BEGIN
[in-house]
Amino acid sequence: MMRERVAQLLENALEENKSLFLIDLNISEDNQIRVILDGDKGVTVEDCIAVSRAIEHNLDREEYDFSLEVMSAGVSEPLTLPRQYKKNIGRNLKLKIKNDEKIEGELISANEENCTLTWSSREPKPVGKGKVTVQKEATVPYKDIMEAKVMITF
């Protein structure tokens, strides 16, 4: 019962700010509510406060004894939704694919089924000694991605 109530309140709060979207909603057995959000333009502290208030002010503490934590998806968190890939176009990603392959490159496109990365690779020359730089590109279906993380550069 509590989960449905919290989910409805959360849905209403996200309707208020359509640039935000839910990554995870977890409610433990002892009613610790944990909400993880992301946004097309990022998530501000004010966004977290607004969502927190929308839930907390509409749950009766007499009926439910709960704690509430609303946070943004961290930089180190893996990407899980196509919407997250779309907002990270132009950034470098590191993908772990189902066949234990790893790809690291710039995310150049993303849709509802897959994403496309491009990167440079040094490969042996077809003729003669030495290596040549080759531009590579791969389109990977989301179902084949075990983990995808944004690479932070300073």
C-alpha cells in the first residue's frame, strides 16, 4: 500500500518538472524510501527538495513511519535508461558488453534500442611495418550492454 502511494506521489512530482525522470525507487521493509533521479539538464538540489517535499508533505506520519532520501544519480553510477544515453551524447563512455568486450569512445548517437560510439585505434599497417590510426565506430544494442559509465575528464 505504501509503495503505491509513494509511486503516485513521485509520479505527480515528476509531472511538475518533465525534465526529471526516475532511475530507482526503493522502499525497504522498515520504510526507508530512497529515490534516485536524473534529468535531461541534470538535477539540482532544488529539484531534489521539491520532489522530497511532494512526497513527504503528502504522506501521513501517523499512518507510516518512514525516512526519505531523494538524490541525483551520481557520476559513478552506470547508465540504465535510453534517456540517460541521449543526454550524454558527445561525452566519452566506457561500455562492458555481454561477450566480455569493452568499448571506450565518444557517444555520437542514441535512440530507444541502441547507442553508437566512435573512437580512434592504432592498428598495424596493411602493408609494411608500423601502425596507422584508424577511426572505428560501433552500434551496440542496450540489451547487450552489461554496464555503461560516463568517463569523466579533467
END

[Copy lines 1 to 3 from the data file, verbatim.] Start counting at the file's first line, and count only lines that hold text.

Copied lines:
[in-house]
Amino acid sequence: MMRERVAQLLENALEENKSLFLIDLNISEDNQIRVILDGDKGVTVEDCIAVSRAIEHNLDREEYDFSLEVMSAGVSEPLTLPRQYKKNIGRNLKLKIKNDEKIEGELISANEENCTLTWSSREPKPVGKGKVTVQKEATVPYKDIMEAKVMITF
């Protein structure tokens, strides 16, 4: 019962700010509510406060004894939704694919089924000694991605 109530309140709060979207909603057995959000333009502290208030002010503490934590998806968190890939176009990603392959490159496109990365690779020359730089590109279906993380550069 509590989960449905919290989910409805959360849905209403996200309707208020359509640039935000839910990554995870977890409610433990002892009613610790944990909400993880992301946004097309990022998530501000004010966004977290607004969502927190929308839930907390509409749950009766007499009926439910709960704690509430609303946070943004961290930089180190893996990407899980196509919407997250779309907002990270132009950034470098590191993908772990189902066949234990790893790809690291710039995310150049993303849709509802897959994403496309491009990167440079040094490969042996077809003729003669030495290596040549080759531009590579791969389109990977989301179902084949075990983990995808944004690479932070300073």